Veda used to drink a lot, almost lost it all before she stopped.
Comes in at night with her friend Mike who runs the crisis line.
Michael toured Saigon and back, hair the color of smoke and ash.
Their heads are bowed and hands are clasped, one more storm has passed…
O God our comforter and guide along the way, here we are all in one place the wants and wounds of the human race. Despair and hope sit face to face when we come in from the cold world. Fill our cup with something kind, eggs and toast like bread and wine. You’ve heard it all and we know you don’t mind. Amen.
In a world where things fall apart, where do we find unity? From neighbors who fight, or just don’t know, let alone care for one another… to marriages, families, companies, and economies… things seem to fall apart all around us. For me after a week of news surrounding the Professor Gates arrest, the presidential mess that followed, and the national outcry, we were reminded and anguished over wounds we might not have realized we even had, wounds of isolated neighbors, communities and racial tension. I’ve spent the week wondering and praying about what keeps us together as one nation under God.
In the letter to the community of Ephesus, we hear about unity…
- That we are one as the body of Christ.
- That we have all been given different gifts and abilities that make up the neighborhood of God.
- That even though those gifts are different, each is equally important to the whole and to God.
The letter to the Ephesians emphasizes the oneness of God’s people, in spite of our individual diversity and different gifts and abilities. It is stated that in fact, it is in and through our diversity that we can truly serve God.
In the song Betty’s Diner, soulful Quaker singer/songwriter Carrie Newcomer writes about some of the characters who frequent a place called Betty’s Diner. In the song we meet Miranda, the waitress, and some of the regulars like Arthur, who always lets his Earl Grey steep. Then there’s Kevin, who tests new saxophones, yet seems to have a dream that he’ll get out and make it big. Jack is the first in his family to get past high school and he clearly has the “hots” for Emma. These are very real people.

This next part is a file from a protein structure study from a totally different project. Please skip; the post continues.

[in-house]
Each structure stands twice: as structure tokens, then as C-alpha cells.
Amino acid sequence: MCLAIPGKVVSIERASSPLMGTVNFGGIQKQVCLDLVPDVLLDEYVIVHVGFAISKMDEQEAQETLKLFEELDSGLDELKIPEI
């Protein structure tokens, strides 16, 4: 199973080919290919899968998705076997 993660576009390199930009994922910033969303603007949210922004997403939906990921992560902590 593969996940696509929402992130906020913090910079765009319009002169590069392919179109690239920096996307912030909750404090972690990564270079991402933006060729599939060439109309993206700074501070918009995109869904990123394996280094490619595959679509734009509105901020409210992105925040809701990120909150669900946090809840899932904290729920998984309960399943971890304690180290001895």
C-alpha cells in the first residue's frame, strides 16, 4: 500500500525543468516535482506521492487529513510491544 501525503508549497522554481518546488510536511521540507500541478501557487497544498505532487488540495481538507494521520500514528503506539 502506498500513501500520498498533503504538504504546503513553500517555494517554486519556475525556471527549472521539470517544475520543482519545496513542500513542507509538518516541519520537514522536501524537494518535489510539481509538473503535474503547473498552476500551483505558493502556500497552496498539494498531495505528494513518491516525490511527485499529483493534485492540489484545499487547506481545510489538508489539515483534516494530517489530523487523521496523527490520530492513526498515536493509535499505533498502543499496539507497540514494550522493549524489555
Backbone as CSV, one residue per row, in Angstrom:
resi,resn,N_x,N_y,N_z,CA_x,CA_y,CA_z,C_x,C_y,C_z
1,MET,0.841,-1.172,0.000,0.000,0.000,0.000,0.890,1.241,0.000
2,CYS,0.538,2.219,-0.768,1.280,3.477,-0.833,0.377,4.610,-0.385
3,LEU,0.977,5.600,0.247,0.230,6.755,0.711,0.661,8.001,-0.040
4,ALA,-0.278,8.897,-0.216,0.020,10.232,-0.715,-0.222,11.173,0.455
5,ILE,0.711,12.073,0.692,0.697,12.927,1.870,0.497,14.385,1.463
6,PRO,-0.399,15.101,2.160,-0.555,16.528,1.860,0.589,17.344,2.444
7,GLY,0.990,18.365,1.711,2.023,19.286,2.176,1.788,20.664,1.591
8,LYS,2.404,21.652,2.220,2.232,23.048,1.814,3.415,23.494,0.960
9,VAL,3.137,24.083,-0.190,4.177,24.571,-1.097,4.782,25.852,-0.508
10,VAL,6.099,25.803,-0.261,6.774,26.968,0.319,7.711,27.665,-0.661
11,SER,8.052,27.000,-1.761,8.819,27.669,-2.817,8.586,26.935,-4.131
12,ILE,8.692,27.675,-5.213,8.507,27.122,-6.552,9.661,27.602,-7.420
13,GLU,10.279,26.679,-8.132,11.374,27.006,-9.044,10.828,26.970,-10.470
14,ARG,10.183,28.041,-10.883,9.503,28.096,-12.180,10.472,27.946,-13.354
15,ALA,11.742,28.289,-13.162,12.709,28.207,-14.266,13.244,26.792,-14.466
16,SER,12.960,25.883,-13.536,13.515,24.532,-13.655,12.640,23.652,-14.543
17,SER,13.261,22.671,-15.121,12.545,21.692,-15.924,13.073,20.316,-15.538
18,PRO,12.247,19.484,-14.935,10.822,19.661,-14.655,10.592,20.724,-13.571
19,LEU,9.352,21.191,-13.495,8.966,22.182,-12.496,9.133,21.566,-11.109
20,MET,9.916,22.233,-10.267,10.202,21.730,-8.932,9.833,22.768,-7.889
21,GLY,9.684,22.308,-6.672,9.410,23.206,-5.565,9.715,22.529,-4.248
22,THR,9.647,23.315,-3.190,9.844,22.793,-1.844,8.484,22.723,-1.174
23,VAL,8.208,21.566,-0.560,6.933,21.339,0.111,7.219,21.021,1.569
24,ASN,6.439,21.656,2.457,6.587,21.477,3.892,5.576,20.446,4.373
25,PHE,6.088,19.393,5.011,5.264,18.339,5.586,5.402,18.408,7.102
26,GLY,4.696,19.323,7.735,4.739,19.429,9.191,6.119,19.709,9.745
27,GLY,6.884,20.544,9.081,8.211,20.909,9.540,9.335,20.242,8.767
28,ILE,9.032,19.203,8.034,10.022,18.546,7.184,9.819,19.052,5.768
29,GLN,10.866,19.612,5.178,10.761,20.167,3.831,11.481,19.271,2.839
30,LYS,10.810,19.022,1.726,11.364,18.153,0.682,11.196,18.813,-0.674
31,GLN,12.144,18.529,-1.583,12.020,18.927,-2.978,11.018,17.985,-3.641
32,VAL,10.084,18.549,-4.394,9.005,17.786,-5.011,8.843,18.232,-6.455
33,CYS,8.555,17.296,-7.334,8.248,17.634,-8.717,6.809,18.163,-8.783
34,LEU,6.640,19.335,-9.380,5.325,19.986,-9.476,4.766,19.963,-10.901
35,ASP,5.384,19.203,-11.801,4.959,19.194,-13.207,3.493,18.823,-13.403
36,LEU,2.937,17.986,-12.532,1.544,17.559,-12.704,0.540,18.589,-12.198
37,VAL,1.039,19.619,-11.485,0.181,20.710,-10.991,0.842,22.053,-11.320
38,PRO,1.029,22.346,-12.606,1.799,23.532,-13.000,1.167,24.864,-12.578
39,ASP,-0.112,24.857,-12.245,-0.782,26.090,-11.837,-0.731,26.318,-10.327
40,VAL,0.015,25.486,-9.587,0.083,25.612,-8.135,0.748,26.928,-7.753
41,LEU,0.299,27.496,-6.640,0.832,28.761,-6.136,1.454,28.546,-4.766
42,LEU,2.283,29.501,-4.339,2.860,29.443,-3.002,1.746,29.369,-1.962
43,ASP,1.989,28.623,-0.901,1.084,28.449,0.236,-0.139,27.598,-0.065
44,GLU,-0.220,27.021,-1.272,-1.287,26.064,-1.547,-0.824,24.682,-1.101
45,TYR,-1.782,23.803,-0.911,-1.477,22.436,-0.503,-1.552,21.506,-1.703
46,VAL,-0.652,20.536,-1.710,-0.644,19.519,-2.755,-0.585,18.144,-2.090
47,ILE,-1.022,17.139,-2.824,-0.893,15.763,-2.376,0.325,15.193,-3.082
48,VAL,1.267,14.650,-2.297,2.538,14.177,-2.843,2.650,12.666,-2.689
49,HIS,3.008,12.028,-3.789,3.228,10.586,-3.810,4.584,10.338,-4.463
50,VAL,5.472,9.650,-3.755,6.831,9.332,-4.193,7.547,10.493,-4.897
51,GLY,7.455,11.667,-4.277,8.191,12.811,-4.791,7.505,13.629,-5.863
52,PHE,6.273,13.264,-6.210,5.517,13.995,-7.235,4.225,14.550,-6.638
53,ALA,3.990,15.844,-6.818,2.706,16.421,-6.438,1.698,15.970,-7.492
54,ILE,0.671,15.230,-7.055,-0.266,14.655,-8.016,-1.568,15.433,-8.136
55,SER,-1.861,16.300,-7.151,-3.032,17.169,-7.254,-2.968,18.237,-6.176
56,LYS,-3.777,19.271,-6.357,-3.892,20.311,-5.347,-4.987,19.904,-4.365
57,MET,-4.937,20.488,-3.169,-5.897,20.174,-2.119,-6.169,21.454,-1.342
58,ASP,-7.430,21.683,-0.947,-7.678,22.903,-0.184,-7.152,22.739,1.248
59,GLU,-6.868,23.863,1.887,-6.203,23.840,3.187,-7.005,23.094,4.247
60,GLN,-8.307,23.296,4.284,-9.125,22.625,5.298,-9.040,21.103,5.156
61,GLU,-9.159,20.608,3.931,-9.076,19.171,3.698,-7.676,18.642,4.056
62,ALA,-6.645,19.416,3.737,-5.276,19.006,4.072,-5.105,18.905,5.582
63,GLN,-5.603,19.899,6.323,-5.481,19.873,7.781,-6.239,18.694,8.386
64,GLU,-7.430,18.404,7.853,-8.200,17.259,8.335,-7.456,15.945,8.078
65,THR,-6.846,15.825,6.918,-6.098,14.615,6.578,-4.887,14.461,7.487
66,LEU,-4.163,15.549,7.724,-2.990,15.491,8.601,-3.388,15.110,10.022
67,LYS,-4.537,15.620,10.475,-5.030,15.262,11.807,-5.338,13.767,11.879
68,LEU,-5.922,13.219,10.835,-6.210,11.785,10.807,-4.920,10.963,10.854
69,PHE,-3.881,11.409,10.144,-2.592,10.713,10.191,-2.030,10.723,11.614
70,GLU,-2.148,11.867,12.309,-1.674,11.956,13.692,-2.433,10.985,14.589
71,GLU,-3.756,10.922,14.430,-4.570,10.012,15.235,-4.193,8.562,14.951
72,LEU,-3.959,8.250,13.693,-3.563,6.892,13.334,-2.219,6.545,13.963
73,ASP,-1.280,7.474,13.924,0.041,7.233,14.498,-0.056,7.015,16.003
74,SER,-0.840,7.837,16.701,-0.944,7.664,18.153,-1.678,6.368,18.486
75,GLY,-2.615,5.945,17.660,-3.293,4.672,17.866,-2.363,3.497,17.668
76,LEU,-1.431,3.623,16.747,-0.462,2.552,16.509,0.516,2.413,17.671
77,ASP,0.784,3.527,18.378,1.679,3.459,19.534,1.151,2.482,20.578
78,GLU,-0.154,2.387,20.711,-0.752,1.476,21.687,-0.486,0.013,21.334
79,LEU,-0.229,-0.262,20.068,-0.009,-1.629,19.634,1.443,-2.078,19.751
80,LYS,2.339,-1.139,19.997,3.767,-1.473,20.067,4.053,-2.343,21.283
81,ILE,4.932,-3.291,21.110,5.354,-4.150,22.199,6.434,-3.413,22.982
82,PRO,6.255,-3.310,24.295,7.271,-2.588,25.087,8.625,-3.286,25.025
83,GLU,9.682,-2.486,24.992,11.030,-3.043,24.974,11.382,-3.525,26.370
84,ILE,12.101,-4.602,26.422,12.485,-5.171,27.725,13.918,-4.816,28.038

The chorus reminds me of a hymn as it opens with the incredible reminder that “church’ and “communion” can happen anywhere: Here we are all in one place, the wants and wounds of the human race… despair and hope sit face to face when you come in from the cold. The songwriter reminds us that: You never know who’ll be your witness. You never know who grants forgiveness… look to heaven or sit with us.
There is unity in this diner, like diners all across the country. The regular characters sit next to folks just passing through. The homeless and poor sit next to business people, construction workers, and the wealthy. Miranda, like Jesus meets them and you and me where we are. I thank God that we have books like Ephesians to guide us along the way, that we have our neighbors and each other, and we have the presence of God to walk with us and sustain us with something kind, like eggs and toast, or bread and wine.
+ + +
Please take some time for quiet reflection, conversation to lift you, books to browse and ponder, water to be refreshed by, and bread to touch, taste and see that the Lord is good.
(Attributed to Francis of Assisi)
Lord, make us instruments of your peace. Where there is hatred, let us sow love; where there is injury, pardon; where there is discord, union; where there is doubt, faith; where there is despair, hope; where there is darkness, light; where there is sadness, joy. Grant that we may not so much seek to be consoled, as to console; to be understood, as to understand; to be loved, as to love. For it is in giving that we receive; it is in pardoning that we are pardoned; and it is in dying that we are born to eternal life. Amen.